Personal experiences are learning opportunities for many
For Dino Alexopoulos, and Kevin Dueck, both Medicine Class of 2016, reflecting on significant personal or professional experiences usually involves a pen and paper. This month their reflections have also landed them on the glossy pages of a magazine.
The second year medical students are two of six Schulich Medicine & Dentistry learners with published articles in January’s edition of Scrub-In, the Ontario Medical Association’s student publication.
Alexopoulos and Dueck both wrote personal narratives for the issue, sharing important experiences that shaped their development as future physicians. “I think for both of us it was about humanizing medical students,” said Dueck. “We’re not invincible and we have emotions.”
Dueck’s article covers an injury he suffered as a patient from simple blood work, part of a routine checkup he underwent in July.
The injury and subsequent eight-week recovery impacted Dueck’s professional views on patient care, a message he wanted to share with his fellow medical students. “I wanted to talk about how routine investigations that we order for patients are not zero-risk,” he explained.
Alexopoulos’ story shifts focus from physical health to emotional well-being. He wrote about his first experience with a code pink, or pediatric cardiac arrest, that occurred during a four-week anesthesia elective. In this case, a routine C-section quickly deteriorated into a life-or-death emergency situation.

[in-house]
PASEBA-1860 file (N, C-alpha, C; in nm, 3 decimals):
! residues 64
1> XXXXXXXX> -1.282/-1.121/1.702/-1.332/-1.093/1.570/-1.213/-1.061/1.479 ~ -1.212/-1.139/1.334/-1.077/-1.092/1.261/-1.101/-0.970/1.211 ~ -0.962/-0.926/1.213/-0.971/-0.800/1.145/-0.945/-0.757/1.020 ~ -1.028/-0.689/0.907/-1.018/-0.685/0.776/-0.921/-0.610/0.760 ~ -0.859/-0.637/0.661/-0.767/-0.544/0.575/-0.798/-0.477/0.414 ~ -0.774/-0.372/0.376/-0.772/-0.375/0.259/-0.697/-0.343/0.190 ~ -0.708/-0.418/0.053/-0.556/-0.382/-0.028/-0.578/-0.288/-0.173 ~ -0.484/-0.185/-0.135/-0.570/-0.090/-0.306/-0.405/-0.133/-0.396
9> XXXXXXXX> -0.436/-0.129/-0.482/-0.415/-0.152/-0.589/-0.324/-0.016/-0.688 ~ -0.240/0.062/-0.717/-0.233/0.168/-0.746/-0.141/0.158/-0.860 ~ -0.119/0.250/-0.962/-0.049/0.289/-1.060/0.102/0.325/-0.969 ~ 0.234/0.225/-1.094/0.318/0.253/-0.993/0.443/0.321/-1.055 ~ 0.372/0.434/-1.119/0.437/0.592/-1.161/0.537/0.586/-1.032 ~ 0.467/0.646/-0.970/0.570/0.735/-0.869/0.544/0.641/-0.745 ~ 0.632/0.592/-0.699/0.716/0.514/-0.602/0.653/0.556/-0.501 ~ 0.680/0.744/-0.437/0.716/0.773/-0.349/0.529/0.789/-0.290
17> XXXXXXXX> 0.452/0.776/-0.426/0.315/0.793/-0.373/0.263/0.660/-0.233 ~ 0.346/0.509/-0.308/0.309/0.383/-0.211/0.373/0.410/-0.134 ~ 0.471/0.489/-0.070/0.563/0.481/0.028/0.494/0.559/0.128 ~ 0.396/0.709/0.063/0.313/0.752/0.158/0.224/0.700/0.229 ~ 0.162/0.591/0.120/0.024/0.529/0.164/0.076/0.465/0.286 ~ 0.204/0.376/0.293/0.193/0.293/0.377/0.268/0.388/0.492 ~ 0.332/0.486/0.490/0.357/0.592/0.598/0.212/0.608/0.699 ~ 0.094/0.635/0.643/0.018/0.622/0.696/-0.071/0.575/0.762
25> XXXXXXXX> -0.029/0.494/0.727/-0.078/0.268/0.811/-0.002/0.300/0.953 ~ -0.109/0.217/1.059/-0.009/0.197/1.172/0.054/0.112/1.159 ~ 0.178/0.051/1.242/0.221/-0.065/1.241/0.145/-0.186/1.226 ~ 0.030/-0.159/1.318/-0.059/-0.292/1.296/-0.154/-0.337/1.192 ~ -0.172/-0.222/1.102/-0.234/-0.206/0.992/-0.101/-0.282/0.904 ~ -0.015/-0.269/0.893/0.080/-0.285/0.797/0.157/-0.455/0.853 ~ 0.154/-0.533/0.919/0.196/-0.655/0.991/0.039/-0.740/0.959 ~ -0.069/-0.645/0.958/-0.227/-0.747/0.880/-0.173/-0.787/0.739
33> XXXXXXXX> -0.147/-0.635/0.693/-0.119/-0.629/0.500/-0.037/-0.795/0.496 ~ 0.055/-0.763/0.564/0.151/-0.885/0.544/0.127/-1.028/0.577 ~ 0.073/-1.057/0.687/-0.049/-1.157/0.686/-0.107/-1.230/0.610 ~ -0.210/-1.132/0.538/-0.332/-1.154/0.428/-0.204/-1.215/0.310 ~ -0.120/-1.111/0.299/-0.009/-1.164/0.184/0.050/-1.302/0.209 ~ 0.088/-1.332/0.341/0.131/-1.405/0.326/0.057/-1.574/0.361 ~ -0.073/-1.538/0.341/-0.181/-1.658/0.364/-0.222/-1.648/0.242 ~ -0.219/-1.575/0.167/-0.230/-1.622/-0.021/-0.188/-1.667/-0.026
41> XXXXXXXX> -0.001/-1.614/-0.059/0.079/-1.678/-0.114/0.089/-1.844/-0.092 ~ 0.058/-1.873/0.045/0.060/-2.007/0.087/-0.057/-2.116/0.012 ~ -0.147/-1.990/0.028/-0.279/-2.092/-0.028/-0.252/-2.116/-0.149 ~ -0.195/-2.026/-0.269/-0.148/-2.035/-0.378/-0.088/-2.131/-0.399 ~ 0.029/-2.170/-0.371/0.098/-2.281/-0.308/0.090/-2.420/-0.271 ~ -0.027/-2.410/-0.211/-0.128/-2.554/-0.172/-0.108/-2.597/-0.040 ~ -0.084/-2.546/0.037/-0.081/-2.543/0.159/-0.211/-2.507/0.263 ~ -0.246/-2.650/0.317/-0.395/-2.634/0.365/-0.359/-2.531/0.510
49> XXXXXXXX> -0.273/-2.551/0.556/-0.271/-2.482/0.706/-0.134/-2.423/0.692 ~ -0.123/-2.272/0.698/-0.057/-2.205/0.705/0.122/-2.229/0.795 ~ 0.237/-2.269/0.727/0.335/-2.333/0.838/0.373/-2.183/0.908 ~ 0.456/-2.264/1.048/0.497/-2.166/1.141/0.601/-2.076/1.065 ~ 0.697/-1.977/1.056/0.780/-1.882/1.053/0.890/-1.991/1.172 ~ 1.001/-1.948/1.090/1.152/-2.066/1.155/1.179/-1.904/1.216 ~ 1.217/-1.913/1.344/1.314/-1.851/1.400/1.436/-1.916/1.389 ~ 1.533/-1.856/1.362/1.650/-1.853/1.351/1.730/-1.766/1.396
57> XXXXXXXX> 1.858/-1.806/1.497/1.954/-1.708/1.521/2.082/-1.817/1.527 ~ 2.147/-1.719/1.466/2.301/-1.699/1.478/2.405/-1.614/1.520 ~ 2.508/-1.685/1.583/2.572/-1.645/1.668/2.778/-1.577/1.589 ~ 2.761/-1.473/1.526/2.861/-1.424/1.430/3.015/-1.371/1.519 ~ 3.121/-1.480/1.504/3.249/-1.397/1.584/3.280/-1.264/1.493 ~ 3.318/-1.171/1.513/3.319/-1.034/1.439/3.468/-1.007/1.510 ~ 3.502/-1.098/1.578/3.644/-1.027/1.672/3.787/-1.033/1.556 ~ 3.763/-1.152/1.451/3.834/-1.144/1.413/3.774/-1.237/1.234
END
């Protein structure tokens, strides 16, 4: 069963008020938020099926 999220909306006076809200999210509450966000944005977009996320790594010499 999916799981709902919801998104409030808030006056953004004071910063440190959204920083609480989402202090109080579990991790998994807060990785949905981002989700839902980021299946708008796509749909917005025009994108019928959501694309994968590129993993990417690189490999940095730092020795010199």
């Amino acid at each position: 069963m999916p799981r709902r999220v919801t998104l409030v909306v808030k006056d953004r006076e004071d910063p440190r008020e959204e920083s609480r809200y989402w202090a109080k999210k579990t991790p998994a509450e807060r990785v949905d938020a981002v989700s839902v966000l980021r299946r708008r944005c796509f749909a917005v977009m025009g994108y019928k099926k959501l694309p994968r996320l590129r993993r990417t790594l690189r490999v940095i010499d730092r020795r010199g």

The event reminded Alexopoulos of a lesson from his first year at Schulich Medicine. “The hardest thing about being a medical student is the ambiguity of your role,” he explained.
“There are a lot of questions. What do you do? What are you going to do?” Feelings of uncertainty and inadequacy followed Alexopoulos out of the NICU the day of the code pink.
He says taking time for self-care after work is important. “Medical students are not robots,” he said.
Having both grown up in Southwestern Ontario, Alexopoulos and Dueck feel quite at home as members of the Schulich Medicine community. Both are still exploring areas of specialized interest as they pursue their medical studies.
Alexopolous is keen on anesthesiology and hopes to someday teach and mentor medical students. As a husband and father, Dueck takes family considerations seriously when weighing his own career options. “As long as I’m making a positive difference, I’ll be satisfied,” he said.
The classmates are pleased to see their work featured and are optimistic the stories will facilitate discussion amongst fellow Ontario medical students. “We can draw from each other’s experiences and compare and learn,” said Alexopoulos.